So, I started talking to her. I started to gain her confidence, telling her that we are here to help you. After a few days she started to trust me. And after her surgery, one day she was having a dressing change and the first dressing change can be awful. And some of the kids told her it was going to be bad, so she was scared. I talked to her I was like — Okay, it’s going to be scary. I’m not going to lie to you. But you have to do it. Do you want to stay with this forever? This is not cute. You know, if you take it off, you will be able to move your arm. And she was like, no. So, I kept talking to her day after day. And then at some point she said — I’ll do it if you come with me. First I thought, I don’t know if I can go with you. And then we looked at the calendar, she was scheduled on a Saturday, and I was off. I’m not going to work, you know, so I can’t come with you. She said then she wasn’t going to do it. So, it was kind of tricky. But I went and changed my day off so that I could come be with her.

The dressing change was really hard. She was crying and so upset. I know she was suffering, and I know she was scared from her past surgeries. I stood with her, and it was awful, but at some point, she did it! And I was really proud of her. We did it! And after that she wanted me to keep going to the dressing changes with her. Soon she was dismissed to the Hope Center, and I really enjoyed seeing her playing and doing her physical therapy. And I was proud of who I was and proud of her. She was a patient that really worked in my life on the ship.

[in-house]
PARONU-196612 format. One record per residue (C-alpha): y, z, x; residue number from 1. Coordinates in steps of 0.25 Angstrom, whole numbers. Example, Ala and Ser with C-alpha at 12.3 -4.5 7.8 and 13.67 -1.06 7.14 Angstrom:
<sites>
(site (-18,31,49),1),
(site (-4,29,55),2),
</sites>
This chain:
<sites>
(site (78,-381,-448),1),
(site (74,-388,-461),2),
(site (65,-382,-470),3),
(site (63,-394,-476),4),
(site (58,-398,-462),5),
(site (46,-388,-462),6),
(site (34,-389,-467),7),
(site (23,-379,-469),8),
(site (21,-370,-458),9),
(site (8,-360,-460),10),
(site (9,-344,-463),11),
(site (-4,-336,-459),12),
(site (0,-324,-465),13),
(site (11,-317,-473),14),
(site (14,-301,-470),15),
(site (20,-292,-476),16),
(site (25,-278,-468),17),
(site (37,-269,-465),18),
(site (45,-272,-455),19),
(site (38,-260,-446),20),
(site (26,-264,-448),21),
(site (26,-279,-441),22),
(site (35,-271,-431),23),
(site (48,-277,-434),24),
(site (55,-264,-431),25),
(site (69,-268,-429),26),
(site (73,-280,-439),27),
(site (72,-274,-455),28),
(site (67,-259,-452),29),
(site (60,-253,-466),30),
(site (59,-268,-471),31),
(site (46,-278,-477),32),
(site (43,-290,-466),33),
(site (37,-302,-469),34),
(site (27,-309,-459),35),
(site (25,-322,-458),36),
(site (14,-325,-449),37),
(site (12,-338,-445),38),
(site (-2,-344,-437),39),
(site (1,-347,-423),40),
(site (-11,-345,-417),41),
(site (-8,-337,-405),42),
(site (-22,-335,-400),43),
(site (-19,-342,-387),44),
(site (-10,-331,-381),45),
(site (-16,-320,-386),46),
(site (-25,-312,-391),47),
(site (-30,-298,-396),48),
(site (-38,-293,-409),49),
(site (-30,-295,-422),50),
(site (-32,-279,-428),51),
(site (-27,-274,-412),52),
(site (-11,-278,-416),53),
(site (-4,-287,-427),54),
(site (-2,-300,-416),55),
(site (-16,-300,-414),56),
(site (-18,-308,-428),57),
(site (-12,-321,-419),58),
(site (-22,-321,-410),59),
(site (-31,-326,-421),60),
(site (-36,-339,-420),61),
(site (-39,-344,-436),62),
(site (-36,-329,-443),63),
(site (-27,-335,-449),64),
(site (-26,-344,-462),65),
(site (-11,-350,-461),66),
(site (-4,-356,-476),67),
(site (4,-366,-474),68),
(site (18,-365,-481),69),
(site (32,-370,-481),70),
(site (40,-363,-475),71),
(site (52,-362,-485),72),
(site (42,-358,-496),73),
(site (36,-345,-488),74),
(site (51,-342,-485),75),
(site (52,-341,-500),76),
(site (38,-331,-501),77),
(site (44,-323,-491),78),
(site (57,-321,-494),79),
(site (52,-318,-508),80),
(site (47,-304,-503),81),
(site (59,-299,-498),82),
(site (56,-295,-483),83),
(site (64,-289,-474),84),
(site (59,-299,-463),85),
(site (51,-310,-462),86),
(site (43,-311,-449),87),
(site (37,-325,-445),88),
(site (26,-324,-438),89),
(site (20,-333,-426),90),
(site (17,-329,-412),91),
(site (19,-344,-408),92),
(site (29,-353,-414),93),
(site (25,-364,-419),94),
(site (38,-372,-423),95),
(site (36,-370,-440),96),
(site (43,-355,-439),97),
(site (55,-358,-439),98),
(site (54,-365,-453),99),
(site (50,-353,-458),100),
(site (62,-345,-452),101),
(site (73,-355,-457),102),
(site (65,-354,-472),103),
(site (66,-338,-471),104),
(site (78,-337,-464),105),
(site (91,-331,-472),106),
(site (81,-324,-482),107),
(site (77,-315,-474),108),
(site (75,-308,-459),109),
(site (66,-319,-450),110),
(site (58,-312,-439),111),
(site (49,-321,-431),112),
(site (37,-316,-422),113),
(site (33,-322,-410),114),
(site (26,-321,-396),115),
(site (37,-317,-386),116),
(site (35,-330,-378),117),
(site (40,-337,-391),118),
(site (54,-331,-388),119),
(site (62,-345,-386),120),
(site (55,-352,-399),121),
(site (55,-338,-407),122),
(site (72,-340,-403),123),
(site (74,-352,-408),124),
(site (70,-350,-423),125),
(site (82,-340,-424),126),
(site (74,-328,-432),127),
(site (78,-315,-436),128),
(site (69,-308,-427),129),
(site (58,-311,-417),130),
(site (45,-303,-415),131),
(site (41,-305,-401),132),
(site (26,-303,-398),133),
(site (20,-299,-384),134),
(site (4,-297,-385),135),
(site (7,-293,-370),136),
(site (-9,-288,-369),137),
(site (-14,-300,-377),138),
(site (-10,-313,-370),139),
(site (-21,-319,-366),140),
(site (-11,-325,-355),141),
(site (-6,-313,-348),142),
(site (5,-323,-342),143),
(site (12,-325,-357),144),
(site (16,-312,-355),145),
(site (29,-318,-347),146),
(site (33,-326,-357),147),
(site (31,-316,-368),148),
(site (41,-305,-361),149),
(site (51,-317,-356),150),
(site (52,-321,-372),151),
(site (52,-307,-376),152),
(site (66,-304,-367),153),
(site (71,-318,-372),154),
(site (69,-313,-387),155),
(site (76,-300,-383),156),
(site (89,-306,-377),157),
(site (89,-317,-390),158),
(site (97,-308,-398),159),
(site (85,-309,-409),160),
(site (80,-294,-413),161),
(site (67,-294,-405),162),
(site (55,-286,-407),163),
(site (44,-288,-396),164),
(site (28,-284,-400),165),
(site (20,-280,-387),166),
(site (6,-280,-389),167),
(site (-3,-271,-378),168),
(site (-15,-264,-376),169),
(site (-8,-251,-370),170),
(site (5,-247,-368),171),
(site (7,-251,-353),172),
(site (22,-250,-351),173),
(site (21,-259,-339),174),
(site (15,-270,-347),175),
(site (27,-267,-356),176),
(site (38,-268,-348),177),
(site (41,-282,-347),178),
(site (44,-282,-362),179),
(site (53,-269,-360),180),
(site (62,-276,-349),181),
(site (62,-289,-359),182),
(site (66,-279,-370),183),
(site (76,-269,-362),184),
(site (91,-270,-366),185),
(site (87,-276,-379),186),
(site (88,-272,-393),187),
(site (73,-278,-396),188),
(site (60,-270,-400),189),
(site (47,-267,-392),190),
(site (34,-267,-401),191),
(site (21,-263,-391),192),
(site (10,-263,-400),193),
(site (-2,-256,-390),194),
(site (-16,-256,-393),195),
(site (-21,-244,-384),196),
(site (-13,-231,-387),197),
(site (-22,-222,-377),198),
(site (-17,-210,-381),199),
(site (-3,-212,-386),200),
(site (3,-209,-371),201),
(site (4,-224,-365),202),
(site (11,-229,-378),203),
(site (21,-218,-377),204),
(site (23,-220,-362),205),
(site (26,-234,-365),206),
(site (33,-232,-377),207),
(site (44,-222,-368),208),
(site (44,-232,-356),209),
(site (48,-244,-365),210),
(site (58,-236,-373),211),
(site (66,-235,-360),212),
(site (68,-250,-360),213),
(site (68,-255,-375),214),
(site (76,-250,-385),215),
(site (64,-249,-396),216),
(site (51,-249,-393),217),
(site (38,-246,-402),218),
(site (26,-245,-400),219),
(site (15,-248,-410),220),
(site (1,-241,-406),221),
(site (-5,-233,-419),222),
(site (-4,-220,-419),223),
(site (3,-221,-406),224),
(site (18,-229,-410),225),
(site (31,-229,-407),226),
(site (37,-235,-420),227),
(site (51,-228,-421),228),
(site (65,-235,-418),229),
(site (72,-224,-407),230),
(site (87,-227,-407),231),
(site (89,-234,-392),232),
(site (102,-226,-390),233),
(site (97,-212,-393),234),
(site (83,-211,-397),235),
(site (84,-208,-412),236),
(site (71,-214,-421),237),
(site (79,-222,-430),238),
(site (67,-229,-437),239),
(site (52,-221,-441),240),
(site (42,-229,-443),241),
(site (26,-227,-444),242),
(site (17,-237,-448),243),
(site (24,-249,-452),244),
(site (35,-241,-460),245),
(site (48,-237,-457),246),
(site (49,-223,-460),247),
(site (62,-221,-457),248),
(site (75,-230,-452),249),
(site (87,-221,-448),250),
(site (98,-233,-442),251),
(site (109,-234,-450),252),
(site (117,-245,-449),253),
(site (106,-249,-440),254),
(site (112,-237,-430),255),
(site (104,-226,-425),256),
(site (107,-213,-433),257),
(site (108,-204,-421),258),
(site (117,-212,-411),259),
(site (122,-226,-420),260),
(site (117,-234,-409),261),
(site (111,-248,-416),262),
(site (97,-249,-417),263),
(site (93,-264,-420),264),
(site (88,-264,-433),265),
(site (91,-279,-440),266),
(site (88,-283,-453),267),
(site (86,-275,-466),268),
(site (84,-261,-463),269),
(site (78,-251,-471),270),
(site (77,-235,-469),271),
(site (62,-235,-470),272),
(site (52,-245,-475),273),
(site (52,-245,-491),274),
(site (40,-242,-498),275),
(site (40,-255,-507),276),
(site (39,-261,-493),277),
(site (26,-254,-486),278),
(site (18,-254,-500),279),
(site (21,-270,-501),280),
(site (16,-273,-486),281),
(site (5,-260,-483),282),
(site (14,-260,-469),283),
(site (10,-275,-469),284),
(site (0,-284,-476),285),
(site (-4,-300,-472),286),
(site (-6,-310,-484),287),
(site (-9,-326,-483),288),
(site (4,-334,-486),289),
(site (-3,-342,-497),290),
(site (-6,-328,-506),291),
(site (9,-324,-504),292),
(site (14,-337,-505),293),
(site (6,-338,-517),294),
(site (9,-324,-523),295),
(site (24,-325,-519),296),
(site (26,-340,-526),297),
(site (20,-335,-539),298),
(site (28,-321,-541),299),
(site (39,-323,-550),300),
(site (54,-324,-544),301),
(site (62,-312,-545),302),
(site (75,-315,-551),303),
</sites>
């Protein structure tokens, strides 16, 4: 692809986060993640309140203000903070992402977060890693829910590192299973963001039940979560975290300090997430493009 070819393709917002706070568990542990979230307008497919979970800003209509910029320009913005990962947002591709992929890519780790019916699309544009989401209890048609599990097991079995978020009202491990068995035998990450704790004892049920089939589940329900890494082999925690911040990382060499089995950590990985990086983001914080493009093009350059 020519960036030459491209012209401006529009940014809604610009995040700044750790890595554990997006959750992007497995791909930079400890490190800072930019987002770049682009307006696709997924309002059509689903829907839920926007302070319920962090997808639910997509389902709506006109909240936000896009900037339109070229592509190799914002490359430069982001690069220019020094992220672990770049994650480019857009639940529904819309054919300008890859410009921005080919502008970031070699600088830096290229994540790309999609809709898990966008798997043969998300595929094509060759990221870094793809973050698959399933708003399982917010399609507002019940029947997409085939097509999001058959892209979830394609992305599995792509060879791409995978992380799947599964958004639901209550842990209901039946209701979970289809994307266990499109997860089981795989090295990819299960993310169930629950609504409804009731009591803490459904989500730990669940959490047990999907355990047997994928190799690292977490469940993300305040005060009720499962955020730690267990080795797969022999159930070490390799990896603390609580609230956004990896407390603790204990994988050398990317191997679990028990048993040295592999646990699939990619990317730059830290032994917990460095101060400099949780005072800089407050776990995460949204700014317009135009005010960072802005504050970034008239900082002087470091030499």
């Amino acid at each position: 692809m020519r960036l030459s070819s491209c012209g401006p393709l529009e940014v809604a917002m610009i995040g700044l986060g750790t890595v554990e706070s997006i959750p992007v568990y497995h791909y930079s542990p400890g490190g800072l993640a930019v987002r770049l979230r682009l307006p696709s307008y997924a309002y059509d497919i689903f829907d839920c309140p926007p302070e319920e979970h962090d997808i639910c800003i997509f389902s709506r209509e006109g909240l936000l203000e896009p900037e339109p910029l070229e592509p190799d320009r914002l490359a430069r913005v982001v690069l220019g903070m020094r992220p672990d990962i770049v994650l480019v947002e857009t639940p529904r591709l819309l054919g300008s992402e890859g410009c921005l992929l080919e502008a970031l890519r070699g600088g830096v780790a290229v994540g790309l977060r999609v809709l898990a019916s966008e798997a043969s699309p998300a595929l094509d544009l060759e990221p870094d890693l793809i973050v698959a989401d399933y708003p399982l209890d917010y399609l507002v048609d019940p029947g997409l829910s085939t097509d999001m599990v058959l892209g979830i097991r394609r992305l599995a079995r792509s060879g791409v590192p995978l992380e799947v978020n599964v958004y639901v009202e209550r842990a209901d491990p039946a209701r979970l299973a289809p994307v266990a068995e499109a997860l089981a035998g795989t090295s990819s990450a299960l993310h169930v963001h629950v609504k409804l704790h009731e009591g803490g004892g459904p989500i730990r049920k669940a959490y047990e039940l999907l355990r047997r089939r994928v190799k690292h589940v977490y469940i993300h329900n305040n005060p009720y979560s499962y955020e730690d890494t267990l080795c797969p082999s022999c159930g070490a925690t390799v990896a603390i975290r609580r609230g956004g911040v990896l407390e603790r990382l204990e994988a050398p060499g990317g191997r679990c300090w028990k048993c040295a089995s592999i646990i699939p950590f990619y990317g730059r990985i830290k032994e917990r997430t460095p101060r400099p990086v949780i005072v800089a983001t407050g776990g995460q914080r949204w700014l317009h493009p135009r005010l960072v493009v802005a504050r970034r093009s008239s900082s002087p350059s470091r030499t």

Raeanne:

How incredible that she found such comfort in your presence, that she said, I’m not doing this without you. It was scheduled on your day off and how beautiful that you chose to come when you weren’t supposed to be working just to comfort this little girl. And that just shows how important this role of being a translator is. It brings such comfort to the patients to know that someone understands them, speaks their language, but also knows their culture. And that’s so much more than just the spoken language, but you understand her culture. And that is something that brings such comfort to the patient. Now, I know that you also had a lot of strong relationships with the crew members. Because I recently saw you at a wedding in the United States from one of our crew members. I know you got very close to them. So tell us a little bit about your relationships with the crew.